What should (could) I do with a Poli Sci degree?

Come September, I will be entering my second year of college as a Political Science student (History minor). Although I still have plenty of time to figure out what I’m going to do with my life, I’m the kind of person that likes to have at least a little direction.

The one thing I know for sure is that, when I graduate with my BA I want to go to more school. Now, that school might be law school or it might be grad school, but school none the less.

Everyone thinks I should be a lawyer, as I was the captain of the debate team in high school and all that jazz. My thing is that I really like being in front of people, speaking, and having a direct influence. It is my understanding that most of an attorney’s time is spent in office, researching, writing, etc. My other problem is the whole moral thing: how do you defend someone you think is guilty or prosecute someone that you just…feel…is innocent? Or: how do you actively help people divorce (I would think family law could make someone rather cynical)? Of course I understand that attorneys help do good things more then the rare bad, but how is that handled? Maybe some attorneys could tell me your experiences? Do you like your job? Is it worth it?

I could be a professor- that could be neat. I could babble all day, constantly interact with people, make good money. So far, this seems to be the most promising option. So? What’s it like being a professor? Do you like it? Would you suggest it?

Of course, I could go into politics. I’ve worked on a few campaigns here in the valley, and it seems interesting. This is option seems to be the most unsure, as anything could really happen.

What else could I do? I appreciate any ideas, advice, etc.

Maybe I should go back to my plan from when I was 8: be an Egyptologist :smiley: .

It’s great that you’re already looking ahead to what you’ll want to do after graduation. Although trying to set things in stone too early can also cause problems, having some direction in mind could help you gather experience towards your goals now.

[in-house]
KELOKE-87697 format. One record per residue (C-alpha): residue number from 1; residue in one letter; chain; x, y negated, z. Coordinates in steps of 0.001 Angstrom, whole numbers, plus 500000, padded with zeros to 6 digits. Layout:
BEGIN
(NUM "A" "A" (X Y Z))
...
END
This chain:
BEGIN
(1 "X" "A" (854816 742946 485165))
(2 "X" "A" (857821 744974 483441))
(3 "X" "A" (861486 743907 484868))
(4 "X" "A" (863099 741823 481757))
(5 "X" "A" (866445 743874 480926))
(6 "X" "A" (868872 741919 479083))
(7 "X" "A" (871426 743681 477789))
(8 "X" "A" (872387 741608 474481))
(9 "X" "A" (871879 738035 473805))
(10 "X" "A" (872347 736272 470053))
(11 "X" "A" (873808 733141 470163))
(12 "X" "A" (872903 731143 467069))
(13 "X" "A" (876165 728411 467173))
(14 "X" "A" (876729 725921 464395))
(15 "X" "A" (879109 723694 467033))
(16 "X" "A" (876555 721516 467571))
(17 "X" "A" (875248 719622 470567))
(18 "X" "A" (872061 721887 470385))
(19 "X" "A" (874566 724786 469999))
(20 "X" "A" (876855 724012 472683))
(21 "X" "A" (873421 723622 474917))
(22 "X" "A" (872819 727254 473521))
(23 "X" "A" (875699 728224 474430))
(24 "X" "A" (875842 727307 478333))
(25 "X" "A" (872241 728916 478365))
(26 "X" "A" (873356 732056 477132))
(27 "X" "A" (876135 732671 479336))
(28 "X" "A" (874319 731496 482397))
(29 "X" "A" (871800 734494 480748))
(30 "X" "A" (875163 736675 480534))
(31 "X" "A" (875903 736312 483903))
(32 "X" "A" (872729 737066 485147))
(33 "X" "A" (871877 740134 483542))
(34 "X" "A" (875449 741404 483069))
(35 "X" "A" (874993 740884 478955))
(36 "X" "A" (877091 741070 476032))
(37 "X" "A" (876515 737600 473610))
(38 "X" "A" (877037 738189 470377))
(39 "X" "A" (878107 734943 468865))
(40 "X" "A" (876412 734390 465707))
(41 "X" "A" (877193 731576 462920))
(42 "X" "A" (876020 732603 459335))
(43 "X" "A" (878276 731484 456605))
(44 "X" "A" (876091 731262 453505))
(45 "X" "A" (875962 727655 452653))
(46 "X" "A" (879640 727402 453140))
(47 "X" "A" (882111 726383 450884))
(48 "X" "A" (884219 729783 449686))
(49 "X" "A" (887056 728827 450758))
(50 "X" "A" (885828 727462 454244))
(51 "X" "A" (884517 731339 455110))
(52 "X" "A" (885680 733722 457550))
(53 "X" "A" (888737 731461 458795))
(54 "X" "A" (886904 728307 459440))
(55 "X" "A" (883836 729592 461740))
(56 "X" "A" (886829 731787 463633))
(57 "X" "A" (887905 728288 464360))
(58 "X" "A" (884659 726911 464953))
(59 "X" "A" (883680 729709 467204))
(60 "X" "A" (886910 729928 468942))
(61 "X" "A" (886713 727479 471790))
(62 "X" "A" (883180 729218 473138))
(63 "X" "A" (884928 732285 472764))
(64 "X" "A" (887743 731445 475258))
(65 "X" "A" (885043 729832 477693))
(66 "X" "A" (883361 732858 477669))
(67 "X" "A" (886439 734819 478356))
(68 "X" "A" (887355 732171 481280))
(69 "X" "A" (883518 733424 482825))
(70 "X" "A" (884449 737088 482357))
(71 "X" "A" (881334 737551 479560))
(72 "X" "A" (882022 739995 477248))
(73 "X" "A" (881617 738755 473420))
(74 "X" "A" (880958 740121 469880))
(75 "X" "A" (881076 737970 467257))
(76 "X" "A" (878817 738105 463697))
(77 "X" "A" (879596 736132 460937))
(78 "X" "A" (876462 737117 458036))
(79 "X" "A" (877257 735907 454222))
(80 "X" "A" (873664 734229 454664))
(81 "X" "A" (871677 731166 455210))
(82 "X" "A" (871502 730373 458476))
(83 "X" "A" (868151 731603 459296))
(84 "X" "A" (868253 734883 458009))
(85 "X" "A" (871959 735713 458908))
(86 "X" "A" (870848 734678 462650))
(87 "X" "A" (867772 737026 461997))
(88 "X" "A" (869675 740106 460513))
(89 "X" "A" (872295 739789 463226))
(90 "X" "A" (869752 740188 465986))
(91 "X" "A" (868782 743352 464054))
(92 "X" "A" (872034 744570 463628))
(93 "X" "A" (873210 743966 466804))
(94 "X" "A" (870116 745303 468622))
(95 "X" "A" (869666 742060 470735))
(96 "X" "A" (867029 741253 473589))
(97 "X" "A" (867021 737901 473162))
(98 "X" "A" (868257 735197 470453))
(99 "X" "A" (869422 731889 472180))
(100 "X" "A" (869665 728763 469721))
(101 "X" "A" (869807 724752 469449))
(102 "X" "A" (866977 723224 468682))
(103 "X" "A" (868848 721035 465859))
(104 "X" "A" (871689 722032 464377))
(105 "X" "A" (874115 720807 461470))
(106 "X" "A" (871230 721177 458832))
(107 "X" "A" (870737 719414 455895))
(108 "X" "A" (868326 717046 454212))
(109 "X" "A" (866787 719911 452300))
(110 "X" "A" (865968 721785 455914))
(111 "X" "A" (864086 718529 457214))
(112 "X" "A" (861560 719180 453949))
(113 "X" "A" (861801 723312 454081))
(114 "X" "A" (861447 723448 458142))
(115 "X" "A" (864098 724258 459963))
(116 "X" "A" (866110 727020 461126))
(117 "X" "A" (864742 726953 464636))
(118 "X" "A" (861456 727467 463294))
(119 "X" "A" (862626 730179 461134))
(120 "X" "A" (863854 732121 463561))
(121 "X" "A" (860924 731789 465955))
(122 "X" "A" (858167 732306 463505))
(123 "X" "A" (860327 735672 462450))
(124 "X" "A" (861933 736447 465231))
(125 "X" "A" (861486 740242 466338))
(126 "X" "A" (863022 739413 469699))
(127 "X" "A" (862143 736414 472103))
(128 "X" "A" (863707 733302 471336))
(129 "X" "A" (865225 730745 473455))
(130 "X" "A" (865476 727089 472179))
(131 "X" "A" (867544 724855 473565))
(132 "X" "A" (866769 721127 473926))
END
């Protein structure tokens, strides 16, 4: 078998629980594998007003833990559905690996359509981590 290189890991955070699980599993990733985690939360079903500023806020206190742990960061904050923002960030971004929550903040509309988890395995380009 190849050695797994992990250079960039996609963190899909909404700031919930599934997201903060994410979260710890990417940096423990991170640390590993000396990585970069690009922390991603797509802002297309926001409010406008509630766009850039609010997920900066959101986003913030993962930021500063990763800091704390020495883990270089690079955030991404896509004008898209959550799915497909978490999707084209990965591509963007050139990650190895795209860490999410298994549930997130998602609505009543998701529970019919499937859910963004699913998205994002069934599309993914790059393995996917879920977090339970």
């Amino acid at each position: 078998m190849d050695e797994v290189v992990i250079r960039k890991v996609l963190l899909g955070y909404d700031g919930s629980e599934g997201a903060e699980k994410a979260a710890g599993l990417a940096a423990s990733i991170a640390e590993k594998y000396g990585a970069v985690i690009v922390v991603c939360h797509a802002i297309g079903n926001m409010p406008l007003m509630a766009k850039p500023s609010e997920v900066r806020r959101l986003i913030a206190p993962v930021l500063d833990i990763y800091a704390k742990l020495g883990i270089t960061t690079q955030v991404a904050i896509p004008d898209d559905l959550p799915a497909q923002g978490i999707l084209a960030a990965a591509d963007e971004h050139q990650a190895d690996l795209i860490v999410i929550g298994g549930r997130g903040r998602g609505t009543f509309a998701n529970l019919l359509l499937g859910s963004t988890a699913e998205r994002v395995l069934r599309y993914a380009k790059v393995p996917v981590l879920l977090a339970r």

1. Law: It’s is an option if you are serious about being an attorney. Yes, lots of research and writing. Much of it depends on what area of practice you like. Personally, I steer far far away from family law and criminal law, so I keep out of the muck.

As far as representing some bad apples, you have some options:

(1) Keep it in your head that you are there to help someone fairly and legally resolve a dispute. Even if your client isn’t a saint, you can help them mitigate their losses and make sure they are only responsible for their wrongs and no more. For example, perhaps your client did x wrong, but was also wrongfully accused of y and z, and the damages stemming from x were clearly trumped up.

(2) If the case has no merit or you simply don’t want to get involved, refuse the case.

I initially questioned whether being an attorney was worth it, but then I started my own practice and I am enjoying it much more.

Also, unless you’re rich or get a scholarship or grant, expect huge student loans.

  1. Politics: You can come to Sacramento and work for the state. You could also work for the city, county, administrative agencies, special districts, lobbyists, etc. The Capitol has a fellowship program you might investigate. You might also look into a Masters in Public Administration (MPA).

Start getting involved in local politics and government. Join a local political club (Young Democrats/Republicans). Check out your county Central Committee for your political party.

Otherwise, you will end up scoring standardized tests like I do! It isn’t a bad job, but probably not what you went to college for.

Political Science/Economics